November 10, 2011, 11:43 AM — The details laid out by the U.S. Department of Justice of a malware-based advertising fraud scheme are breathtaking.
Seven people -- six Estonians and one Russian -- ran a four-year operation that netted $14 million in ad revenue by placing malware redirecting Internet searches to bogus sites onto more than 4 million computers worldwide, including devices owned by U.S. government agencies such as the National Aeronautics and Space Administration, which had 130 infected devices.
More than 500,000 individuals, businesses and government agencies in the U.S. were victimized by the scheme, which began as far back as 2007 and was first uncovered when malware was detected on dozens of NASA computers, the U.S. Department of Justice said in a 27-count indictment unsealed Wednesday in a federal court in New York.
According to prosecuting U.S. Attorney Preet Bharara, the rogue operation was unprecedented in its ambition.
“We believe this criminal case is the first of its kind and arises from a cyber infrastructure of the first order,” Bharara said in a press conference on Wednesday. “The defendants were cyber-bandits who hijacked those computers at will, controlling and masquerading as legitimate Internet websites.”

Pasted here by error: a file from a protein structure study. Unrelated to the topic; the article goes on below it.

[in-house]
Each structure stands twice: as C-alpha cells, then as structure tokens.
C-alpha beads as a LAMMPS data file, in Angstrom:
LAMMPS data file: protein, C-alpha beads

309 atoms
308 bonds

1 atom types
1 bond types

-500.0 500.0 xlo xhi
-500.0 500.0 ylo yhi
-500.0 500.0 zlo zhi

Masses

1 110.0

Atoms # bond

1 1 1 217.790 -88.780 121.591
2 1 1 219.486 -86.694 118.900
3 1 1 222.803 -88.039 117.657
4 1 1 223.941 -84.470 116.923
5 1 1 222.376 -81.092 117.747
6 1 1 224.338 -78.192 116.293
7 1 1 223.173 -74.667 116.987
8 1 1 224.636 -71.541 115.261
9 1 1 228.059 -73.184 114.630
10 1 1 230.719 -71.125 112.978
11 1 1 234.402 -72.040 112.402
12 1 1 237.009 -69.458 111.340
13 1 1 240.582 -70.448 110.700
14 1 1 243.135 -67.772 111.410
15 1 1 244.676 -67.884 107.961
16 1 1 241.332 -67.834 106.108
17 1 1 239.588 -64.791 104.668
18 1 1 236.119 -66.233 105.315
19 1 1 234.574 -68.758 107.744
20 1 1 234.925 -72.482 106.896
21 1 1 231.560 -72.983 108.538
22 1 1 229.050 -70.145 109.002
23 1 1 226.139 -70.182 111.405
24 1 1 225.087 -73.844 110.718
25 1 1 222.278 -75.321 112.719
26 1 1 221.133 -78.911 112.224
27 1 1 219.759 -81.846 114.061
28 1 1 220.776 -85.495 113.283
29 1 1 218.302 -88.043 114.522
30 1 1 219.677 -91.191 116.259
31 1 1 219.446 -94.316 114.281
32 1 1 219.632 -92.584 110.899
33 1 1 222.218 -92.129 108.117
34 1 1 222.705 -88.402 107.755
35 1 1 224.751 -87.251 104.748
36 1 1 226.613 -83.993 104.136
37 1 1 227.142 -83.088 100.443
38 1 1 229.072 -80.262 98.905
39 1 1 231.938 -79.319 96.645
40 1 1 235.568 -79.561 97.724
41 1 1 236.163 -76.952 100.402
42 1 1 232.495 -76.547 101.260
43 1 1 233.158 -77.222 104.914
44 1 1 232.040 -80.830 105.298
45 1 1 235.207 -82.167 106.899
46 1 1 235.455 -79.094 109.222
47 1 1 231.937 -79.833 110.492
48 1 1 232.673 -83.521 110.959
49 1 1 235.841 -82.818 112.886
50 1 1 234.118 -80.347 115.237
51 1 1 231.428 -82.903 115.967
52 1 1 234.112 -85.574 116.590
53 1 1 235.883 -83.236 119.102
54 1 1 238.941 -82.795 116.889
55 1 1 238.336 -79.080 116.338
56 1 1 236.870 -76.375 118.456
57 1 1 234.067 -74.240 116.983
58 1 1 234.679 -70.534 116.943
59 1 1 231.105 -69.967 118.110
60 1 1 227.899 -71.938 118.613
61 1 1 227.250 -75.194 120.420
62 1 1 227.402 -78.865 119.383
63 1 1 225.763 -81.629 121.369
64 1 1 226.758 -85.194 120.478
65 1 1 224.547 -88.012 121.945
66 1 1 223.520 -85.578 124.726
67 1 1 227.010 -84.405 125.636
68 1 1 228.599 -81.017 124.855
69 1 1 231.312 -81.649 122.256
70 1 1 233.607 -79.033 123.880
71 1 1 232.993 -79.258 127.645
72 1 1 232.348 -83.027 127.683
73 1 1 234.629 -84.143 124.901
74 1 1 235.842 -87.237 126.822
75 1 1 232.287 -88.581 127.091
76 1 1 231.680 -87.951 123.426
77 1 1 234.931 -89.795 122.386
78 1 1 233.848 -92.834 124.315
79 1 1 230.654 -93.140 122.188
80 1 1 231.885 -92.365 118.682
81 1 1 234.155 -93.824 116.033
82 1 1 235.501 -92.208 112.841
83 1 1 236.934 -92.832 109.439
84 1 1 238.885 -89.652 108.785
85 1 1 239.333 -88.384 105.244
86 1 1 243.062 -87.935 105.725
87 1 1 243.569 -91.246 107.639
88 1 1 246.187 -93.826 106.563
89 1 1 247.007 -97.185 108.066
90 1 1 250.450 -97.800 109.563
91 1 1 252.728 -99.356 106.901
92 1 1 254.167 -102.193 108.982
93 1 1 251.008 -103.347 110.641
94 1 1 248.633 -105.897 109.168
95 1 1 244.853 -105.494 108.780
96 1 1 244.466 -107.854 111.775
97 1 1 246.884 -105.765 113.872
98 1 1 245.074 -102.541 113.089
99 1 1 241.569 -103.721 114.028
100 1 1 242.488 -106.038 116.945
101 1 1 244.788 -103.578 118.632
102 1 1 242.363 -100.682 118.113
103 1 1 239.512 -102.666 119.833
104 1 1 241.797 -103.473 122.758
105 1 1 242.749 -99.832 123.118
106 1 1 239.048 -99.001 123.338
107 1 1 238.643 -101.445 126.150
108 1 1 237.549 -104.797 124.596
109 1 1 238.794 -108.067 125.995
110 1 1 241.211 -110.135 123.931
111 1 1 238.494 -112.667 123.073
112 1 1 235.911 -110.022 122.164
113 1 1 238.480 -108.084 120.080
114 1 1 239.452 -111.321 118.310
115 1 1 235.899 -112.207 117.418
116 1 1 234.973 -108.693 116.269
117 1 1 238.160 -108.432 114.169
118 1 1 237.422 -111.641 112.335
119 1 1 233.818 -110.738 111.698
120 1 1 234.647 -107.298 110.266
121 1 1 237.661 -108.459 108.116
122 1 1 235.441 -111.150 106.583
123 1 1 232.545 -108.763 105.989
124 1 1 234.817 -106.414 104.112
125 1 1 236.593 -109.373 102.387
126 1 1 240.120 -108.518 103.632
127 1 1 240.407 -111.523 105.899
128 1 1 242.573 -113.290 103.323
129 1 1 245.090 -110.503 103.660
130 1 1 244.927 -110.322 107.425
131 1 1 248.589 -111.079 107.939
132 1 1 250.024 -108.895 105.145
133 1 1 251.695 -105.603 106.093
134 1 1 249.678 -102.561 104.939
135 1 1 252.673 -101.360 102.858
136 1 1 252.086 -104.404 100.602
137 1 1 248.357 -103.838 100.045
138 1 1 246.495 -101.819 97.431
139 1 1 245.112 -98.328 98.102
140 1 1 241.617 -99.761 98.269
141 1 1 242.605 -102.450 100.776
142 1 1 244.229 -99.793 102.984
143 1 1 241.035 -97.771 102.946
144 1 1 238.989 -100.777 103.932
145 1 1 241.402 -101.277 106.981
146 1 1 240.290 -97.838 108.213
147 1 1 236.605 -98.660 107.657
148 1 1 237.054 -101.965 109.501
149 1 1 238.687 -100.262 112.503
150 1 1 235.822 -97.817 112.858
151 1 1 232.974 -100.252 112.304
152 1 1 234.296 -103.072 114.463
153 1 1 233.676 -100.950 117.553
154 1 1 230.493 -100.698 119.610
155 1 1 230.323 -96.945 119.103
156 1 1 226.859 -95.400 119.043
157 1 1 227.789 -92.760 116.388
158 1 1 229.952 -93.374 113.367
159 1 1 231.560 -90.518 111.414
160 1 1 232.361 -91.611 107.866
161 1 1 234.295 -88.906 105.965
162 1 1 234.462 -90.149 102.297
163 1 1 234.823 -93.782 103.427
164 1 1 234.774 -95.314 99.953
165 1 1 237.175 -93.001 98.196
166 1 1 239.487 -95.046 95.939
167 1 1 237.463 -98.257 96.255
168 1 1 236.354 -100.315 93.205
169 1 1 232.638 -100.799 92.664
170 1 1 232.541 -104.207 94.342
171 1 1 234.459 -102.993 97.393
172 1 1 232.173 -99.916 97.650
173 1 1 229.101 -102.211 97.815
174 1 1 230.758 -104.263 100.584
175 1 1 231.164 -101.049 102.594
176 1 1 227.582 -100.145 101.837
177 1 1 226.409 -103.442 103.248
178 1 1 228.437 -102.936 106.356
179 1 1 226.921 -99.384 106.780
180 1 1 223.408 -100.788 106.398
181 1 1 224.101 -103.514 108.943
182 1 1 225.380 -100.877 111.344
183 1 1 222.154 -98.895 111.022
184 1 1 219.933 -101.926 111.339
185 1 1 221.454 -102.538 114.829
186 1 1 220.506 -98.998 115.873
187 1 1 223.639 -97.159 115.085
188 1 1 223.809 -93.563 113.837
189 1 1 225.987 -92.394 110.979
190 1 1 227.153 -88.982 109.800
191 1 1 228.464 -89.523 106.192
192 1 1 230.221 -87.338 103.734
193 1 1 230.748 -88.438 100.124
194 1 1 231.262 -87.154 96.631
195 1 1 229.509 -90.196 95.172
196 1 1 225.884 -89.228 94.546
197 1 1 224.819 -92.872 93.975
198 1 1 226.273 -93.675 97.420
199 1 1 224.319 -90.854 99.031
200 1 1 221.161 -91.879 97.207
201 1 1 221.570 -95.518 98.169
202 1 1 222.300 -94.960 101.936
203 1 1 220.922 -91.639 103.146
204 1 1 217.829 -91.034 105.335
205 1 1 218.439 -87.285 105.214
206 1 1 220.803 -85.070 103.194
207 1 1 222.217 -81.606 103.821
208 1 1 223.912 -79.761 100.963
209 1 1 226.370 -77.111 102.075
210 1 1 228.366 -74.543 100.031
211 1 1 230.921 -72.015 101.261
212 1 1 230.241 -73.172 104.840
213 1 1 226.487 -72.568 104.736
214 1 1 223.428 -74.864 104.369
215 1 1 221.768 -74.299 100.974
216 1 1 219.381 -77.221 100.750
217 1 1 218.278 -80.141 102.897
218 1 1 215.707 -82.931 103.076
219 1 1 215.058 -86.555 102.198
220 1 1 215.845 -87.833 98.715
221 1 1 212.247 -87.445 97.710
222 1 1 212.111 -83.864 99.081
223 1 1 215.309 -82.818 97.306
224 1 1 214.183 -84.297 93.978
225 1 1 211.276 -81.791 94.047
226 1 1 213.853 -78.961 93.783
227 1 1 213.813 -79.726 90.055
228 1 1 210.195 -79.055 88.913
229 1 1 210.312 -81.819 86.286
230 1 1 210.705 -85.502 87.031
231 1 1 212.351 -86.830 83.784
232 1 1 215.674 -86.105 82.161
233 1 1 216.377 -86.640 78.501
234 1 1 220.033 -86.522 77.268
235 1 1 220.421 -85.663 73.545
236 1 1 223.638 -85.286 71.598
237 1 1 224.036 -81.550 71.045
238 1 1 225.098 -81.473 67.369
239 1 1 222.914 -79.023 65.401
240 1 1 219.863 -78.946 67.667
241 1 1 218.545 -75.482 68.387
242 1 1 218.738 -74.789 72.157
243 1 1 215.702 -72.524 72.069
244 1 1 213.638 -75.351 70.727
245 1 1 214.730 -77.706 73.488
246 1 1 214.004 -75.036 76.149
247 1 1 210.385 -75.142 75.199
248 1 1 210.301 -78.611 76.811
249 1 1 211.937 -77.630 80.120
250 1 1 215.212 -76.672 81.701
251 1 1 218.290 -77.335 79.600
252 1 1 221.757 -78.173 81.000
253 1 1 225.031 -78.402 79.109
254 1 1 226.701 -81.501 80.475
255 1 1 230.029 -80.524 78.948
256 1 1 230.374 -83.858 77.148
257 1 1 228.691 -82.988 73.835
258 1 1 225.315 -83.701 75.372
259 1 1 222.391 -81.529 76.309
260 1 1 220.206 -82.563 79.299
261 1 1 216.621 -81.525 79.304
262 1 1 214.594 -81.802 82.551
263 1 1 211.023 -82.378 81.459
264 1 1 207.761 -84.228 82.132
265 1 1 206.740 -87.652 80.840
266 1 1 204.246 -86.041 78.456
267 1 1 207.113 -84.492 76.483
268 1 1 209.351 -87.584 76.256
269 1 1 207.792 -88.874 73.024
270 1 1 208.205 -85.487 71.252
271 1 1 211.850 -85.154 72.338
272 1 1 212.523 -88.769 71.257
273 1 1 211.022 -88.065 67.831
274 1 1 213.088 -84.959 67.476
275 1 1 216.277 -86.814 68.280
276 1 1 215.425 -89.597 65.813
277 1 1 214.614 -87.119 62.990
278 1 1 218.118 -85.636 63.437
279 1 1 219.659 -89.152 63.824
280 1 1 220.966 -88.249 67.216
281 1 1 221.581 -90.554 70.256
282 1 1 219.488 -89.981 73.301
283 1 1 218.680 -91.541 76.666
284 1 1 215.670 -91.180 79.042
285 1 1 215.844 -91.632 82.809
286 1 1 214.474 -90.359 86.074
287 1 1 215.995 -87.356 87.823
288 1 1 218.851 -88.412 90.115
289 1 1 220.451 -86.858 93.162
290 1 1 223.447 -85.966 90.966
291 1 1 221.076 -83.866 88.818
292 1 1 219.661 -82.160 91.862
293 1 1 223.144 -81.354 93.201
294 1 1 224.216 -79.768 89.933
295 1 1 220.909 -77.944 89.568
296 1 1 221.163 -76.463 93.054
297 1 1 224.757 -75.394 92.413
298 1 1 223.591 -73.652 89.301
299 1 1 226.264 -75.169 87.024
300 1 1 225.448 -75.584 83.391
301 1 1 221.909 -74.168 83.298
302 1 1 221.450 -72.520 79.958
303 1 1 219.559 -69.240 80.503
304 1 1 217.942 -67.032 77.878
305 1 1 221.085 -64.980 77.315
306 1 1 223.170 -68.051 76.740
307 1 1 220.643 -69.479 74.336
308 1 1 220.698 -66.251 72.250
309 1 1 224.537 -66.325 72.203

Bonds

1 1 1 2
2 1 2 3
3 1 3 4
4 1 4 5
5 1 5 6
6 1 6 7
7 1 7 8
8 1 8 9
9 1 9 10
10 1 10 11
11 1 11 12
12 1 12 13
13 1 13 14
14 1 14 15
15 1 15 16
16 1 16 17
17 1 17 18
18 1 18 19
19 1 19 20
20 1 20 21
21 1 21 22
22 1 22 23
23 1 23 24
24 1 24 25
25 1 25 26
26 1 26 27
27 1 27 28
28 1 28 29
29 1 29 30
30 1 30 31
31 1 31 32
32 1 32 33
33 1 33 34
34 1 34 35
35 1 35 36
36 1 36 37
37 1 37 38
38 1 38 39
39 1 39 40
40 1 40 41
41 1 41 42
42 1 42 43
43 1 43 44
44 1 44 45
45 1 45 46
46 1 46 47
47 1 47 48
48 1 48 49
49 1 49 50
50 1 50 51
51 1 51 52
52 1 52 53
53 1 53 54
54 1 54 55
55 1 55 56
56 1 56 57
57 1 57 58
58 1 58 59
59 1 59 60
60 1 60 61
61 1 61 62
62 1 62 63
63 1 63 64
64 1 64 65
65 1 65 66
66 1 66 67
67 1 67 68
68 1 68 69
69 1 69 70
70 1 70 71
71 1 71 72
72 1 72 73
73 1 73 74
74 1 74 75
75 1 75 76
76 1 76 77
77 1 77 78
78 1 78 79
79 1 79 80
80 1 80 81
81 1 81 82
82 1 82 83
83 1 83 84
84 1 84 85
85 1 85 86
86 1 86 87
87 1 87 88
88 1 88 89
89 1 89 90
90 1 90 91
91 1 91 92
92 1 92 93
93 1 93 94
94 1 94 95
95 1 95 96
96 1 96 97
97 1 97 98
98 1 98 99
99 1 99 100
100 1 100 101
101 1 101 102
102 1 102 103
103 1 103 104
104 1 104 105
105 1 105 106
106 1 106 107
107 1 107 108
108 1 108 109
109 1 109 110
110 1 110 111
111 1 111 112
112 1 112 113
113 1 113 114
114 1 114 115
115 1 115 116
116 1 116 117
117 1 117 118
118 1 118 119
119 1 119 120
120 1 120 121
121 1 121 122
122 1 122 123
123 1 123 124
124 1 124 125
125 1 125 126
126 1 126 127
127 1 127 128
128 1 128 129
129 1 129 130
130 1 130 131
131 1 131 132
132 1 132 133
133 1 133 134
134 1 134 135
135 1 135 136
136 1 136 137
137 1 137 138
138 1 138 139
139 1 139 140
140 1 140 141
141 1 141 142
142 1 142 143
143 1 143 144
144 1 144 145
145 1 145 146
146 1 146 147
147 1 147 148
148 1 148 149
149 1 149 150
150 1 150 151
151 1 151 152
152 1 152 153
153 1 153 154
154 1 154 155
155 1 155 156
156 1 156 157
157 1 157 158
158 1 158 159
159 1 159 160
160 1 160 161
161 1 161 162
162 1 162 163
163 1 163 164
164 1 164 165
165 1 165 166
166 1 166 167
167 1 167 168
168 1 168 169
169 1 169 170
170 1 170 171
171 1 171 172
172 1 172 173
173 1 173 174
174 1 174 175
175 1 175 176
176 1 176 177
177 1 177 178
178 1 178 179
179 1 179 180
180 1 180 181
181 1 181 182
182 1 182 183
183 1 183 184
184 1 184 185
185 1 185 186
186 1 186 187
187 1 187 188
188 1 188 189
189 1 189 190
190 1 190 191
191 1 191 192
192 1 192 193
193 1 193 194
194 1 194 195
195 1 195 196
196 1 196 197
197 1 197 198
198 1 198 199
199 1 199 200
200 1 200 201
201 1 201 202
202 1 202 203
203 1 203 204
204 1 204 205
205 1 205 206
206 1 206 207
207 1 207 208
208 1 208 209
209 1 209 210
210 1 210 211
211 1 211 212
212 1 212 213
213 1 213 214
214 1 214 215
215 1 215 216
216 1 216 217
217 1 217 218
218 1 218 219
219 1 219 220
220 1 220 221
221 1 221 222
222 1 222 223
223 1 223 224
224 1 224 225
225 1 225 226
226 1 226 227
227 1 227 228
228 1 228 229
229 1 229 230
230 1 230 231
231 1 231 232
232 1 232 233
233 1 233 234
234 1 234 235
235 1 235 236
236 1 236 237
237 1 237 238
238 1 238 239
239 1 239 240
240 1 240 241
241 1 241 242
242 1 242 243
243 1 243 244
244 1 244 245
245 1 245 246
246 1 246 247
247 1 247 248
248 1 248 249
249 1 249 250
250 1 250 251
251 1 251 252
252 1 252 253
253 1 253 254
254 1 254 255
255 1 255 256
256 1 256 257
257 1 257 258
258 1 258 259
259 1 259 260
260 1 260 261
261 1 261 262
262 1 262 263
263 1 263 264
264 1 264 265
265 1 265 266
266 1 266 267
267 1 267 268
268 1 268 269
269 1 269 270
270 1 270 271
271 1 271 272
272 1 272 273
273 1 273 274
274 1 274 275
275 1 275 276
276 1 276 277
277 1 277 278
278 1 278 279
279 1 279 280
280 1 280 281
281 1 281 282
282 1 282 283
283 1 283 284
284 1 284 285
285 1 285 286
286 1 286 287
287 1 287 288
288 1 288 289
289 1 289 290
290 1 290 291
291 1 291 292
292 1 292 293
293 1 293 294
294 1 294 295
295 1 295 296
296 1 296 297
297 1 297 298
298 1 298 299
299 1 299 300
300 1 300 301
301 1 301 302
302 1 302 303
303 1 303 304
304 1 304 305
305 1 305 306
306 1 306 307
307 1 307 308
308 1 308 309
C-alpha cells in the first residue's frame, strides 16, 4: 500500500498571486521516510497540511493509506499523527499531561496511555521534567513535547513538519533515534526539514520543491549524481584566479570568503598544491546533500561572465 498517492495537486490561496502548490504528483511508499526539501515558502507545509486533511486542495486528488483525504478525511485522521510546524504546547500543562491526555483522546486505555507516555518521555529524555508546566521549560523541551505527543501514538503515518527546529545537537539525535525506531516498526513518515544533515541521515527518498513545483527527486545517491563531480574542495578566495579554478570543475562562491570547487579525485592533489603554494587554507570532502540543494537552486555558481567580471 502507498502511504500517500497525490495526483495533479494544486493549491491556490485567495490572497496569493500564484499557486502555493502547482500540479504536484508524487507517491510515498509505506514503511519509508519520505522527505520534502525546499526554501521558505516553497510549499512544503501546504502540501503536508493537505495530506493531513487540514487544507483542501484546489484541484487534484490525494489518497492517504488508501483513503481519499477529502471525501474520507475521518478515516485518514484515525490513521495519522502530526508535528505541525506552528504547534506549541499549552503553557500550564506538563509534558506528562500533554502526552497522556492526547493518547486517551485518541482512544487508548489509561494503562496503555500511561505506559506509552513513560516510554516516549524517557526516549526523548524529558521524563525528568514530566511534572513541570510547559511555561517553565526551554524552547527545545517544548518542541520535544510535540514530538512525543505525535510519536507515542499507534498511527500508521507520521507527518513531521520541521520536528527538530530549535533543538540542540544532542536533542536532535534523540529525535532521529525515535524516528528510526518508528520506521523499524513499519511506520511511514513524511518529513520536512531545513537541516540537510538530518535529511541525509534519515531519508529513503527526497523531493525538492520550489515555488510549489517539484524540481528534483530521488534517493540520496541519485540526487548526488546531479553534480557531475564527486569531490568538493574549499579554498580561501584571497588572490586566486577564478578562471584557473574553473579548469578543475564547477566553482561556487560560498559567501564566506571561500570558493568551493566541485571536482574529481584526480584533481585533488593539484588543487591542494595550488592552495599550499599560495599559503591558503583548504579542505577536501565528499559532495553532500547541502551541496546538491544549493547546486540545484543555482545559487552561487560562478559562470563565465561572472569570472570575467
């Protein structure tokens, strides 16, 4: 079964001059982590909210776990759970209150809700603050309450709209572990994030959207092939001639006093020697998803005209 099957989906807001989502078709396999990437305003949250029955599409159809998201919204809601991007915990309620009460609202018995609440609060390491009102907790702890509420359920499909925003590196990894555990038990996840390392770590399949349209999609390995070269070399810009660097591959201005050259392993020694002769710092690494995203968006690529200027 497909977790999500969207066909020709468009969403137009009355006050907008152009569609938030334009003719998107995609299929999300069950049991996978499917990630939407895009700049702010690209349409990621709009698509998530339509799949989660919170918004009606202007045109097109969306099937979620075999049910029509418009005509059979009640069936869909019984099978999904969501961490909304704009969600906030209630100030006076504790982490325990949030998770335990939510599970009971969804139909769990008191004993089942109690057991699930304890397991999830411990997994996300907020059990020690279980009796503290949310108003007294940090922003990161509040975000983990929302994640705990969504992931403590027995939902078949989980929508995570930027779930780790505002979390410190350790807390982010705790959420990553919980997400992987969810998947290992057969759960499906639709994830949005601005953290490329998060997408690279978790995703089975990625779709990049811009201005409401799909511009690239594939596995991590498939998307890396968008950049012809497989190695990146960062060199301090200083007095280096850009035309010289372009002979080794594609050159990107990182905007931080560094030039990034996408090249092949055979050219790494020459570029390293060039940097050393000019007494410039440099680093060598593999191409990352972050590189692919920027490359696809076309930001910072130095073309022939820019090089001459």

How'd they do it? Here's what the DoJ says (bold is mine):
As alleged in the Indictment, from 2007 until October 2011, the defendants controlled and operated various companies that masqueraded as legitimate publisher networks (the “Publisher Networks”) in the Internet advertising industry. The Publisher Networks entered into agreements with ad brokers under which they were paid based on the number of times that Internet users clicked on the links for certain websites or advertisements, or based on the number of times that certain advertisements were displayed on certain websites. Thus, the more traffic to the advertisers’ websites and display ads, the more money the defendants earned under their agreements with the ad brokers. As alleged in the Indictment, the defendants fraudulently increased the traffic to the websites and advertisements that would earn them money. They accomplished this by making it appear to advertisers that the Internet traffic came from legitimate clicks and ad displays on the defendants’ Publisher Networks when, in actuality, it had not.
To carry out the scheme, the defendants and their co-conspirators used what are known as “rogue” Domain Name System (“DNS”) servers, and malware (“the Malware”) that was designed to alter the DNS server settings on infected computers.